"No, don't go," she said. "Though he is my brother, I wish he had never come home to the Island." There was a flush on her face and in her eyes a startled flash, and Molroy looked at her collectedly and gravely.
"No; I'm not going," he said to reassure her.
" I know you are fond of her, and I could not bear to let any one tell it you but myself. See ! " and she drew the letter from the pocket of her dress, and looked at him as he read the address on it, tore it open, and glanced through it. This letter had made her jealous against the whole world. The letter was of no consequence. It was from Mrs. Orson Pratt to say she was coming to Cairnmore on the following day, and expressing a hope that he would be there.
"See, Lizzie; some one else you don't like," he said soothingly, and gave her the open letter to read.
The letter set in motion an undercurrent in his thoughts. He did not ask, nor even think, how the letter had come to Lizzie's bands. The undercurrent of bitter reflections was imperceptibly in motion. Meanwhile he looked at Lizzie reading. Her silence melted him ; her singleness of heart entreated him ; a doubtful and mingled affection for her besought sanction to love her in his soul. He struggled to repress it all; to cling to a conviction of rectitude that was contrariwise; and in his struggle the weight of a new despair made him inarticulate and dumb; but it was like the deadweight that at once hampers and steadies a vessel labouring in a storm.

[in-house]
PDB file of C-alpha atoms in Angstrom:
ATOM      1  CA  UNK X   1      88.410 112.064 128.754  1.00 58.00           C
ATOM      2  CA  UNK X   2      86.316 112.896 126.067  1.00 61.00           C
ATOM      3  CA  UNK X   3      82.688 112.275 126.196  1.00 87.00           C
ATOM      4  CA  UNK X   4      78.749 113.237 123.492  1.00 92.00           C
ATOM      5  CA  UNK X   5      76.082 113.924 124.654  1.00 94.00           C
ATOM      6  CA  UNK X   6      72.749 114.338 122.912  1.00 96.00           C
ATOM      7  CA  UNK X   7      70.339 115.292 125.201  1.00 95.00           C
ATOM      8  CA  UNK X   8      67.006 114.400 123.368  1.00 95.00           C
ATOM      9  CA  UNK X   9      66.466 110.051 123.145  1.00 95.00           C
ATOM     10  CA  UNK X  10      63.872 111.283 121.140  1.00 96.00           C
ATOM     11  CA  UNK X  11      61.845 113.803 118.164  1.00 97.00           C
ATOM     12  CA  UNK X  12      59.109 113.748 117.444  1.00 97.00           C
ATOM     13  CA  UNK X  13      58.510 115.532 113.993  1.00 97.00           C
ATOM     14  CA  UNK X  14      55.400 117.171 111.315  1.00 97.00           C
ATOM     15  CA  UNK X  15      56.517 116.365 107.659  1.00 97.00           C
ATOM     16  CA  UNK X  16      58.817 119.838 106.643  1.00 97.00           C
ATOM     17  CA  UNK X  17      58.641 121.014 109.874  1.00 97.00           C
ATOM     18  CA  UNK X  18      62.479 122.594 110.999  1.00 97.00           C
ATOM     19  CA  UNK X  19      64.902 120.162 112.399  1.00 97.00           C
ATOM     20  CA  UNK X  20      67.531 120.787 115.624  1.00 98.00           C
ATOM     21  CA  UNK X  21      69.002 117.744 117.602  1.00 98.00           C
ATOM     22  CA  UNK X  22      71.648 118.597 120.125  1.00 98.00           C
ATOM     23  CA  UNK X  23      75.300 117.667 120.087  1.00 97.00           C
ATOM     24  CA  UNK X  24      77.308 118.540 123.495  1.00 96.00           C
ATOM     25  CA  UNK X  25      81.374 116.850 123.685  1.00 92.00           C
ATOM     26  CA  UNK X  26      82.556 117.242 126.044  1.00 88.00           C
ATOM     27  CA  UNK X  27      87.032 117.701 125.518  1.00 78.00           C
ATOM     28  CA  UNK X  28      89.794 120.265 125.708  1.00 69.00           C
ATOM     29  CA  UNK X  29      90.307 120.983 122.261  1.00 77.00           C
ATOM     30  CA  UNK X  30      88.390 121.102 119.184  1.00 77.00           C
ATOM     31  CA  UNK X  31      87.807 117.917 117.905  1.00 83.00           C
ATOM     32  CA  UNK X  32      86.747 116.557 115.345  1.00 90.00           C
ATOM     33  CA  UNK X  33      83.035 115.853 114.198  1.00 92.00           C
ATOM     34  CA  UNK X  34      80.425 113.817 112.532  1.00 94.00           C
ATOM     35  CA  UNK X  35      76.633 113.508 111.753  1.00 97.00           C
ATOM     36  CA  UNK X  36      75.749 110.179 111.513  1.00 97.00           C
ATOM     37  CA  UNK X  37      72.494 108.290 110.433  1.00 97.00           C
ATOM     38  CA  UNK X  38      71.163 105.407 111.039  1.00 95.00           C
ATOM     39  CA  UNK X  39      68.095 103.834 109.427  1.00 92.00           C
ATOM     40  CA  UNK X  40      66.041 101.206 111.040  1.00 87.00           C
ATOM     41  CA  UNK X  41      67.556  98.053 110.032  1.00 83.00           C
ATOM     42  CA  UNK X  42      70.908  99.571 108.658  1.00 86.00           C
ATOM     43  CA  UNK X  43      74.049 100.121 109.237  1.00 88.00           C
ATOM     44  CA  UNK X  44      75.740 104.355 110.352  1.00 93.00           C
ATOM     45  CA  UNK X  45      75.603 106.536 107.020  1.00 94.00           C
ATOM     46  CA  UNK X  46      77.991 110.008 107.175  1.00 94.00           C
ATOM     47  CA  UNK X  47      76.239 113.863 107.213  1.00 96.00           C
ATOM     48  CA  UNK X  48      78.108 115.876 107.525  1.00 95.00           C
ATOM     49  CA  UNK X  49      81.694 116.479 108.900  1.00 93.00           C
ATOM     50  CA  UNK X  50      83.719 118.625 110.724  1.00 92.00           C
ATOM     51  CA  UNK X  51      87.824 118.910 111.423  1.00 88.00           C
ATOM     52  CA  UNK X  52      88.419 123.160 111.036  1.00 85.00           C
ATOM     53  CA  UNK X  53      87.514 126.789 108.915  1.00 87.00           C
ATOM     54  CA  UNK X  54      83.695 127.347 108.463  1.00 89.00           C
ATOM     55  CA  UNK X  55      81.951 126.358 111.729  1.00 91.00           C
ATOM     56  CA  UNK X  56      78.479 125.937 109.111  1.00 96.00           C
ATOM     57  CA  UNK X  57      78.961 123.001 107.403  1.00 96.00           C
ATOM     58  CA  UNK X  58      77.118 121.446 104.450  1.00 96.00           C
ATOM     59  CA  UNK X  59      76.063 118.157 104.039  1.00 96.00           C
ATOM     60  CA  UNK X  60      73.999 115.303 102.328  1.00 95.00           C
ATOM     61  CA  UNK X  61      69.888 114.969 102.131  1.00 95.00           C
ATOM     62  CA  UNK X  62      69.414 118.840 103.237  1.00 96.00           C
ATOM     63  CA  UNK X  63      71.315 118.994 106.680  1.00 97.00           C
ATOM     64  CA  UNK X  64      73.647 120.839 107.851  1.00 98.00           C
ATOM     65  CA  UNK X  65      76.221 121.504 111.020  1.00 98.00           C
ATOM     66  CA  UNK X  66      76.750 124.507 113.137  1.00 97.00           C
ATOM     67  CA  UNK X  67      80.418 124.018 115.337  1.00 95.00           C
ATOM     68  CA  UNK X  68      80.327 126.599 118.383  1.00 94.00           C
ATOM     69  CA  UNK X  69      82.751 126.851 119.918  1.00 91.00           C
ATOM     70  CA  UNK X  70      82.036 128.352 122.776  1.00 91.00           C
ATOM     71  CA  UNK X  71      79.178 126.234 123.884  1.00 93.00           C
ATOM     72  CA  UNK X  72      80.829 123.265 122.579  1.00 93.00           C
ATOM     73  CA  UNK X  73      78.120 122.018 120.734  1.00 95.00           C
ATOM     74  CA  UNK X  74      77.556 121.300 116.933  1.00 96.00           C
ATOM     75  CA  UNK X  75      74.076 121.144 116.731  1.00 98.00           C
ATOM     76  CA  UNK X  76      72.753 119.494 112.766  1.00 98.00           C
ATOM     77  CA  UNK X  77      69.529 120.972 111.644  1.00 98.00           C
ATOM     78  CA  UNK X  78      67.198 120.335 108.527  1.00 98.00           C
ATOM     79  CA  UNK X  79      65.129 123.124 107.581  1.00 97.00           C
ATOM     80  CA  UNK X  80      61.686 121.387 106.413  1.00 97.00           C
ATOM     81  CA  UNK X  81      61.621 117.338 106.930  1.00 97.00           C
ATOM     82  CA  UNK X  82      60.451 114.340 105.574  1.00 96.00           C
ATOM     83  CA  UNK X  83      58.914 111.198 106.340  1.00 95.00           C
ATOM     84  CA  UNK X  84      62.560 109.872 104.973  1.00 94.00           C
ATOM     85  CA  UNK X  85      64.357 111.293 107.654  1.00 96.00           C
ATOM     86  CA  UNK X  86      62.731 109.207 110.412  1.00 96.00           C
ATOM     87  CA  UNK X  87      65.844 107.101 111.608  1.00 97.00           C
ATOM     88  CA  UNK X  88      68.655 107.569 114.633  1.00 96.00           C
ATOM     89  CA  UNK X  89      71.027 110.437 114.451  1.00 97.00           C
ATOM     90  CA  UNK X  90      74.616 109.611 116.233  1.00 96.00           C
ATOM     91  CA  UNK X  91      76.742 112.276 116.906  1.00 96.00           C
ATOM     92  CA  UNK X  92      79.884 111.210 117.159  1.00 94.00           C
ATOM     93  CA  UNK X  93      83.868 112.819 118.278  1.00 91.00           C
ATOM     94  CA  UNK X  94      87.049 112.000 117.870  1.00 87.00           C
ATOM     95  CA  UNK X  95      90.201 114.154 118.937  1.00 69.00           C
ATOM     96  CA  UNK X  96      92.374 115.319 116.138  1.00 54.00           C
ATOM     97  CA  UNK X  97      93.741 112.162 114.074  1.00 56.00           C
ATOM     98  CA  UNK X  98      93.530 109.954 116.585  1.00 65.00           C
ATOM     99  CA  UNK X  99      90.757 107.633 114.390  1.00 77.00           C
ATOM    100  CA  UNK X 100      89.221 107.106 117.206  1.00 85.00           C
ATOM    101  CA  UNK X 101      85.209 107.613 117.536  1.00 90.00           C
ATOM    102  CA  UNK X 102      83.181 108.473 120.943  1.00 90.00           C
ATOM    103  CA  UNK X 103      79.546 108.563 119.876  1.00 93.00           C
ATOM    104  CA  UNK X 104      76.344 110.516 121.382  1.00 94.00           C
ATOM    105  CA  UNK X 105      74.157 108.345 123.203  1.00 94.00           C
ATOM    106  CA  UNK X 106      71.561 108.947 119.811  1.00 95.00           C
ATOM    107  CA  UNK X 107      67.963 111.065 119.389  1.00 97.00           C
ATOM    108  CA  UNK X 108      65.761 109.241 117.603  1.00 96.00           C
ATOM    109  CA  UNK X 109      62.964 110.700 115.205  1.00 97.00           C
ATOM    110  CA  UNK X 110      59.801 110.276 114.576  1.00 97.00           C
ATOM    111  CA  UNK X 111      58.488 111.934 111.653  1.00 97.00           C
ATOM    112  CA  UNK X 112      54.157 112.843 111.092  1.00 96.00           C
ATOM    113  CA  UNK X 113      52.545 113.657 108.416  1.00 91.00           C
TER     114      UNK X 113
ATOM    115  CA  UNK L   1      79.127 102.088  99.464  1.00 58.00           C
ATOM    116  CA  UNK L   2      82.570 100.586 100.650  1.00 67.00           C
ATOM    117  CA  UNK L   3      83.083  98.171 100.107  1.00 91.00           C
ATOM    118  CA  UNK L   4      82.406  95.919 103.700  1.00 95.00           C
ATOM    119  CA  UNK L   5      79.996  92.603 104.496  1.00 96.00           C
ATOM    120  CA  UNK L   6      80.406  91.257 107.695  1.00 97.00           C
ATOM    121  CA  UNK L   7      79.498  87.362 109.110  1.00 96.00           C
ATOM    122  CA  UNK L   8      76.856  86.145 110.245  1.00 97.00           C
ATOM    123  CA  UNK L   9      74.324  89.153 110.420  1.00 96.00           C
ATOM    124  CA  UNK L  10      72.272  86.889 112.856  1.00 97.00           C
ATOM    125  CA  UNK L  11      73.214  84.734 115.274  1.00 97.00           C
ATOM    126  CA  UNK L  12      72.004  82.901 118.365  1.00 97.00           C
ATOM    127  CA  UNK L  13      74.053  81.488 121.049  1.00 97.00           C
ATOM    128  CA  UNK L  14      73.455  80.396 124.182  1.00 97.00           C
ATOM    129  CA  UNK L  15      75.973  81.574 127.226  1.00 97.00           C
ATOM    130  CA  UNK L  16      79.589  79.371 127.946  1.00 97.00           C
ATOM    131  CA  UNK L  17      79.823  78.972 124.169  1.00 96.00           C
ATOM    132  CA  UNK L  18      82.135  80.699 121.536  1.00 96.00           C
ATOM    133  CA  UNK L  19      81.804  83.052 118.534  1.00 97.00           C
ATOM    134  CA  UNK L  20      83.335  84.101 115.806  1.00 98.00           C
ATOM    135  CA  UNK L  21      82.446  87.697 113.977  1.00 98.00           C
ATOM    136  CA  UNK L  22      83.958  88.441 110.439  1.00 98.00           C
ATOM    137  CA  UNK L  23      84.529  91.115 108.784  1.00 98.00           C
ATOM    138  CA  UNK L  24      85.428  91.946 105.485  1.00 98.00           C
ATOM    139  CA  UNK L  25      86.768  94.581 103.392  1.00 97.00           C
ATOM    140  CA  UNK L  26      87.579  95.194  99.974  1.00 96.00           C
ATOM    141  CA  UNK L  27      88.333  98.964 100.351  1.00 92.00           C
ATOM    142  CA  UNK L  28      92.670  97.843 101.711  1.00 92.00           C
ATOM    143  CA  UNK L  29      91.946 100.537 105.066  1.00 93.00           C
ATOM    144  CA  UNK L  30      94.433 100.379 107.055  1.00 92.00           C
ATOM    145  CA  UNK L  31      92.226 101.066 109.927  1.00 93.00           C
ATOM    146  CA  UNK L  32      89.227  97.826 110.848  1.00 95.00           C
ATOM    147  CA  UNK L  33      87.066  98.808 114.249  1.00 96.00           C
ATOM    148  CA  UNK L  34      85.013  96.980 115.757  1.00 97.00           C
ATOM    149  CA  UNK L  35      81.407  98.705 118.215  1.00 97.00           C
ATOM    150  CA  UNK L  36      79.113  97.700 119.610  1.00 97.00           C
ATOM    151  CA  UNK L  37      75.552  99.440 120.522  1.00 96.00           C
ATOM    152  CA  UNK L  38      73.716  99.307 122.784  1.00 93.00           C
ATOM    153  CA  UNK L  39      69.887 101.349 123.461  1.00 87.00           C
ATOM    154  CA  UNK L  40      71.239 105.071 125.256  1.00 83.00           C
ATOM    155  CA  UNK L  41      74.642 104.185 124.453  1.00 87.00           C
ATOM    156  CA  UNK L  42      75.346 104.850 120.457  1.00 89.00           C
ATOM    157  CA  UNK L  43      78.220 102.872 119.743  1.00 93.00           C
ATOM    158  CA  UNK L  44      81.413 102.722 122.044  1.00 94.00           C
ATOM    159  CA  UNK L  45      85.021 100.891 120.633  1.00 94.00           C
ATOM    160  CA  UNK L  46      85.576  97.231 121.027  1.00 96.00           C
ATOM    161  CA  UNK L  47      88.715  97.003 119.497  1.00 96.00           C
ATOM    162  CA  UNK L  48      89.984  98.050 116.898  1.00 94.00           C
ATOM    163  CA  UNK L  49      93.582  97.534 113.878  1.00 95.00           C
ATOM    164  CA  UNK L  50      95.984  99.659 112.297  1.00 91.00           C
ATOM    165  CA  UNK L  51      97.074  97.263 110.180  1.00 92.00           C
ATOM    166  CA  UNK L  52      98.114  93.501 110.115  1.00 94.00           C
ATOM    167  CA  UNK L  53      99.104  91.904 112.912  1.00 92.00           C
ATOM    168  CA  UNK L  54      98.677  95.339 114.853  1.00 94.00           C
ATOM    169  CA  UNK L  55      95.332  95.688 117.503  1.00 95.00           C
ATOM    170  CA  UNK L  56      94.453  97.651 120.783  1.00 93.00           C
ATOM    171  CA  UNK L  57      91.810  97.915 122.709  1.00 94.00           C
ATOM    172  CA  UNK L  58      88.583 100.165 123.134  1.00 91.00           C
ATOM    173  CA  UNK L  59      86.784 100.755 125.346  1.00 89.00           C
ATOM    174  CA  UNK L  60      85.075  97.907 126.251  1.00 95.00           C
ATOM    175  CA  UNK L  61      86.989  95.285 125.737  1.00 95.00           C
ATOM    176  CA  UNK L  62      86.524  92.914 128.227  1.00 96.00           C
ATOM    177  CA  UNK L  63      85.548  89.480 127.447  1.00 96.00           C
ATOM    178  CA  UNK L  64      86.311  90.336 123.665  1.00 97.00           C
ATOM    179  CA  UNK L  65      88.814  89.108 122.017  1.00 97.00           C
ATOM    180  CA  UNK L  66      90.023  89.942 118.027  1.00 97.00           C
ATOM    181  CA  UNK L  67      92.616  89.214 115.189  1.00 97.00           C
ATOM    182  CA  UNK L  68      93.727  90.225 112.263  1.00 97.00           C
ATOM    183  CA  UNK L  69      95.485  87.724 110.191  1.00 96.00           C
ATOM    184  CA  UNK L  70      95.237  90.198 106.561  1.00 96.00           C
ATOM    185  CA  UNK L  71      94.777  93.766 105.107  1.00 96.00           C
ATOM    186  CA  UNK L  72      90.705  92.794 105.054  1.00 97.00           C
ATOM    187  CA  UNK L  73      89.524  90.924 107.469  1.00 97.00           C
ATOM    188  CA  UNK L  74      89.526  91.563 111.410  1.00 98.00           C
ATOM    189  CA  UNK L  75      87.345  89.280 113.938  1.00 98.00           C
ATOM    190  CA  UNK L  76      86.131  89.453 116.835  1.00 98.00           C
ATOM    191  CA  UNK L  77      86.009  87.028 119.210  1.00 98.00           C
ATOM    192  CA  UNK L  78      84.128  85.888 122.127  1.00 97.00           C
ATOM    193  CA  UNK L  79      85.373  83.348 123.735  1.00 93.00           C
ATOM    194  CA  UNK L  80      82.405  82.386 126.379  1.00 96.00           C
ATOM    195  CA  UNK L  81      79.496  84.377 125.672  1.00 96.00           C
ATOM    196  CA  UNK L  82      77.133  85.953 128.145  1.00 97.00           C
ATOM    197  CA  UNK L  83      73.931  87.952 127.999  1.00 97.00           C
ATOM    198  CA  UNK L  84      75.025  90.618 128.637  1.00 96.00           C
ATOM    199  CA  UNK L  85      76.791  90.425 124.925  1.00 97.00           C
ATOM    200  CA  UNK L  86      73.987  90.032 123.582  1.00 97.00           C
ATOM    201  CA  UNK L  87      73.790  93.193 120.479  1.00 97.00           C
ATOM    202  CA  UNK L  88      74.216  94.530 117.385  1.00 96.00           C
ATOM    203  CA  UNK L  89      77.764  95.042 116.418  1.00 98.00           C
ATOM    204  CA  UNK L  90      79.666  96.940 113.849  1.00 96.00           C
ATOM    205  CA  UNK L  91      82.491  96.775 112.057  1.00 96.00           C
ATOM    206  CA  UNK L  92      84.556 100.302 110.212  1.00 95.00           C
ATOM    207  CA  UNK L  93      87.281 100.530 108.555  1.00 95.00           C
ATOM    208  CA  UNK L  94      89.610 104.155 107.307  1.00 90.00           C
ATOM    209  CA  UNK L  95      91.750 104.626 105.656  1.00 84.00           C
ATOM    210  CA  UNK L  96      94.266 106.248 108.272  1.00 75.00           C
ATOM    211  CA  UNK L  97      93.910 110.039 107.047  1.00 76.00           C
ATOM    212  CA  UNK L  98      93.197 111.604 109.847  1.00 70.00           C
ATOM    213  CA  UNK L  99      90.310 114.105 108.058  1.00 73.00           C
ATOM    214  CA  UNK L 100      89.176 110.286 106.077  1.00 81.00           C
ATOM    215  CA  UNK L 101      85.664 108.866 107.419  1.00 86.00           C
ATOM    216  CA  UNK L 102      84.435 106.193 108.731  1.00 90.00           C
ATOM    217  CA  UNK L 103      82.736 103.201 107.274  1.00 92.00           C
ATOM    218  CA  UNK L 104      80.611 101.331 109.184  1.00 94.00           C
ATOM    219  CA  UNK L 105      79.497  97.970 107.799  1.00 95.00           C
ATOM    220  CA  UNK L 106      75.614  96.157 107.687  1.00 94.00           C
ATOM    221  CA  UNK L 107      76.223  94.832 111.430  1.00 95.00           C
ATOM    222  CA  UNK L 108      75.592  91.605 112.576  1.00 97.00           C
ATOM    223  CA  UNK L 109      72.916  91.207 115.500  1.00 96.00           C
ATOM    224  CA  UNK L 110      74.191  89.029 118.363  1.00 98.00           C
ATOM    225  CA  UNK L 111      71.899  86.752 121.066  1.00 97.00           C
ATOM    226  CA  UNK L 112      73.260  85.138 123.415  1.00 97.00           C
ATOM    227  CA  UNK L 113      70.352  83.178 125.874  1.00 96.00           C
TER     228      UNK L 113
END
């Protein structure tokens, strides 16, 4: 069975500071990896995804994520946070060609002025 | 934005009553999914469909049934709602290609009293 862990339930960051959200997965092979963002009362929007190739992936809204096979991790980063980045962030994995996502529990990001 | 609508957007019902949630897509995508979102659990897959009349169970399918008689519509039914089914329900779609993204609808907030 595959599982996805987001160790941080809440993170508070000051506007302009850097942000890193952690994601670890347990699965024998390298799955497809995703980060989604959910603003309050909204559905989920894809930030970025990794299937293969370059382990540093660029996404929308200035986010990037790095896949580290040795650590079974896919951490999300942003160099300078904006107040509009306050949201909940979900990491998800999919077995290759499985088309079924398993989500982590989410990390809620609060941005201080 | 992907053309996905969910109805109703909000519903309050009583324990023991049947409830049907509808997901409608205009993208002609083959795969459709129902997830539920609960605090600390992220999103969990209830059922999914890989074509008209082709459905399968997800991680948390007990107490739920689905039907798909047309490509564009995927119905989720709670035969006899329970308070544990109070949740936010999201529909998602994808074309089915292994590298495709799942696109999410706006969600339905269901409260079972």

He picked up her hat and placed it on her head with brotherly tenderness, and as she gave him the letter back, she saw the resolution in his face.
"You don't like this either?" she said. "No, Lizzie. Certainly not."
"You are not angry with me for telling you to-day?" "No, Lizzie, I am not; do not think of that."
"No, John, you are not. I know you are not," she said, as she pressed back her hair, smiling trustfully through her tears, and with trembling lips continued
"You will not be different to me because of Enos?" "I could not be, and there is no reason."
He took her arm in his, and as they came slowly down the path he continued
"Nothing that you have ever done, not a word that you have ever spoken, has ever annoyed me at all, Lizzie. Every thing you say or do is always your true self. If you were my sister I shouldn't wish you to be different."
"I know people think I'm not good enough to be even acquainted with you," she said.
"Well, then, Lizzie, I sought your acquaintance; soon I shall have only it, I suppose."
"And that will be the same?" she said. " Yes, indeed, Lizzie," he said.
She came down with him to the edge of the woods. She remained standing by the railings till he was out of sight, and as she returned up the meadow
"Yes," she said to herself, "he is always the same. He may tell me he is fond of me yet, for he is fond of me. Yes! and in spite of you, too, Charlotte!"